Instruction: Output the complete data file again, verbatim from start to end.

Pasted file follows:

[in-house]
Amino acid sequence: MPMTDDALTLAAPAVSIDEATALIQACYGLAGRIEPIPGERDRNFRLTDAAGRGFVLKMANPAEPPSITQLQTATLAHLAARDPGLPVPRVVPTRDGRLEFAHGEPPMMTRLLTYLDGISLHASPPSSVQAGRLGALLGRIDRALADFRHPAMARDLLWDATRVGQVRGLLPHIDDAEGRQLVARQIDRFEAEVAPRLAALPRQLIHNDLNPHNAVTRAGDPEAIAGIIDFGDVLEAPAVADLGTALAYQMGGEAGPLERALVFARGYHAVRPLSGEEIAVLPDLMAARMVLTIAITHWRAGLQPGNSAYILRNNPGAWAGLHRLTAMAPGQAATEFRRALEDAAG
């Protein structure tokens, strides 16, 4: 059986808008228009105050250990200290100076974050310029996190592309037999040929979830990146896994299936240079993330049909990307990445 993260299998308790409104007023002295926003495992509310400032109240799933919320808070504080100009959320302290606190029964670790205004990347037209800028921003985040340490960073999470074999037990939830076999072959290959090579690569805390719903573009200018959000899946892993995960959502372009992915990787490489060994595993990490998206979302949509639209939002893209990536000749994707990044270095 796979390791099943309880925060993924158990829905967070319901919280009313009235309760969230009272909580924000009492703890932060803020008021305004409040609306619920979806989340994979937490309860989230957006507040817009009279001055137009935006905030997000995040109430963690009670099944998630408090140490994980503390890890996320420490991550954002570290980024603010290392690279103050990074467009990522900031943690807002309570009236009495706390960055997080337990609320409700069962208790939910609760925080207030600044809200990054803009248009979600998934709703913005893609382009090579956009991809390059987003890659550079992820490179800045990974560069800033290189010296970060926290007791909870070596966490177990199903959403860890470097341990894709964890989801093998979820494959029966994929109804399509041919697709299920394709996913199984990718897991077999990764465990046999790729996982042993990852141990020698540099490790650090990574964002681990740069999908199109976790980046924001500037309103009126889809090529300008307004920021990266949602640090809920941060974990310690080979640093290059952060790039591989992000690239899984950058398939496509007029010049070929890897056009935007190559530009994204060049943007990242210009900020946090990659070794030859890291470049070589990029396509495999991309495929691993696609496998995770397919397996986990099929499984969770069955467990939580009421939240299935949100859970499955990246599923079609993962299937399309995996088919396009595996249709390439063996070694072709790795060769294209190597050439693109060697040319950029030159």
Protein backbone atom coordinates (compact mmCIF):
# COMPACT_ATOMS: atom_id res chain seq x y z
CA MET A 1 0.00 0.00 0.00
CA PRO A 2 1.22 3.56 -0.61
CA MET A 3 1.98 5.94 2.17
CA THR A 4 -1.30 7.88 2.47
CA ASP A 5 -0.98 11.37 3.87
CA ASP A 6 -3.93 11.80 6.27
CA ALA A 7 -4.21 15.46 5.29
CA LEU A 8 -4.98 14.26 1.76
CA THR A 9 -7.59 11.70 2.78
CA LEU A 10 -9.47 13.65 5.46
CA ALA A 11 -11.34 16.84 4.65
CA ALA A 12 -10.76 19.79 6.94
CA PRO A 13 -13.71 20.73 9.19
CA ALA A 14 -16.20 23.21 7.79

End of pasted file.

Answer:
[in-house]
Amino acid sequence: MPMTDDALTLAAPAVSIDEATALIQACYGLAGRIEPIPGERDRNFRLTDAAGRGFVLKMANPAEPPSITQLQTATLAHLAARDPGLPVPRVVPTRDGRLEFAHGEPPMMTRLLTYLDGISLHASPPSSVQAGRLGALLGRIDRALADFRHPAMARDLLWDATRVGQVRGLLPHIDDAEGRQLVARQIDRFEAEVAPRLAALPRQLIHNDLNPHNAVTRAGDPEAIAGIIDFGDVLEAPAVADLGTALAYQMGGEAGPLERALVFARGYHAVRPLSGEEIAVLPDLMAARMVLTIAITHWRAGLQPGNSAYILRNNPGAWAGLHRLTAMAPGQAATEFRRALEDAAG
């Protein structure tokens, strides 16, 4: 059986808008228009105050250990200290100076974050310029996190592309037999040929979830990146896994299936240079993330049909990307990445 993260299998308790409104007023002295926003495992509310400032109240799933919320808070504080100009959320302290606190029964670790205004990347037209800028921003985040340490960073999470074999037990939830076999072959290959090579690569805390719903573009200018959000899946892993995960959502372009992915990787490489060994595993990490998206979302949509639209939002893209990536000749994707990044270095 796979390791099943309880925060993924158990829905967070319901919280009313009235309760969230009272909580924000009492703890932060803020008021305004409040609306619920979806989340994979937490309860989230957006507040817009009279001055137009935006905030997000995040109430963690009670099944998630408090140490994980503390890890996320420490991550954002570290980024603010290392690279103050990074467009990522900031943690807002309570009236009495706390960055997080337990609320409700069962208790939910609760925080207030600044809200990054803009248009979600998934709703913005893609382009090579956009991809390059987003890659550079992820490179800045990974560069800033290189010296970060926290007791909870070596966490177990199903959403860890470097341990894709964890989801093998979820494959029966994929109804399509041919697709299920394709996913199984990718897991077999990764465990046999790729996982042993990852141990020698540099490790650090990574964002681990740069999908199109976790980046924001500037309103009126889809090529300008307004920021990266949602640090809920941060974990310690080979640093290059952060790039591989992000690239899984950058398939496509007029010049070929890897056009935007190559530009994204060049943007990242210009900020946090990659070794030859890291470049070589990029396509495999991309495929691993696609496998995770397919397996986990099929499984969770069955467990939580009421939240299935949100859970499955990246599923079609993962299937399309995996088919396009595996249709390439063996070694072709790795060769294209190597050439693109060697040319950029030159």
Protein backbone atom coordinates (compact mmCIF):
# COMPACT_ATOMS: atom_id res chain seq x y z
CA MET A 1 0.00 0.00 0.00
CA PRO A 2 1.22 3.56 -0.61
CA MET A 3 1.98 5.94 2.17
CA THR A 4 -1.30 7.88 2.47
CA ASP A 5 -0.98 11.37 3.87
CA ASP A 6 -3.93 11.80 6.27
CA ALA A 7 -4.21 15.46 5.29
CA LEU A 8 -4.98 14.26 1.76
CA THR A 9 -7.59 11.70 2.78
CA LEU A 10 -9.47 13.65 5.46
CA ALA A 11 -11.34 16.84 4.65
CA ALA A 12 -10.76 19.79 6.94
CA PRO A 13 -13.71 20.73 9.19
CA ALA A 14 -16.20 23.21 7.79